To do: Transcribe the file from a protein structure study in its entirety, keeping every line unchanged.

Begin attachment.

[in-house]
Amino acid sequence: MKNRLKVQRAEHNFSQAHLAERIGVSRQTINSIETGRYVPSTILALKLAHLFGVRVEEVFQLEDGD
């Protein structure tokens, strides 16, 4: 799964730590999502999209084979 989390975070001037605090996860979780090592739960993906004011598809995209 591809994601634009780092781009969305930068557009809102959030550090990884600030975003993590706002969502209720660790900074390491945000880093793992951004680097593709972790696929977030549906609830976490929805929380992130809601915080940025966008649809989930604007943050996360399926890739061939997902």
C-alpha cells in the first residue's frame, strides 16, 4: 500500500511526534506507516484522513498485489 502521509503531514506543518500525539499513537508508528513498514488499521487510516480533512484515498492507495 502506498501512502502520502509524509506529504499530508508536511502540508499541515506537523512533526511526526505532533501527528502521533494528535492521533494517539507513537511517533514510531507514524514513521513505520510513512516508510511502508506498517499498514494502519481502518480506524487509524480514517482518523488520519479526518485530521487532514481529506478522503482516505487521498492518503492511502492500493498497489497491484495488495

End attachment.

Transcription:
[in-house]
Amino acid sequence: MKNRLKVQRAEHNFSQAHLAERIGVSRQTINSIETGRYVPSTILALKLAHLFGVRVEEVFQLEDGD
């Protein structure tokens, strides 16, 4: 799964730590999502999209084979 989390975070001037605090996860979780090592739960993906004011598809995209 591809994601634009780092781009969305930068557009809102959030550090990884600030975003993590706002969502209720660790900074390491945000880093793992951004680097593709972790696929977030549906609830976490929805929380992130809601915080940025966008649809989930604007943050996360399926890739061939997902």
C-alpha cells in the first residue's frame, strides 16, 4: 500500500511526534506507516484522513498485489 502521509503531514506543518500525539499513537508508528513498514488499521487510516480533512484515498492507495 502506498501512502502520502509524509506529504499530508508536511502540508499541515506537523512533526511526526505532533501527528502521533494528535492521533494517539507513537511517533514510531507514524514513521513505520510513512516508510511502508506498517499498514494502519481502518480506524487509524480514517482518523488520519479526518485530521487532514481529506478522503482516505487521498492518503492511502492500493498497489497491484495488495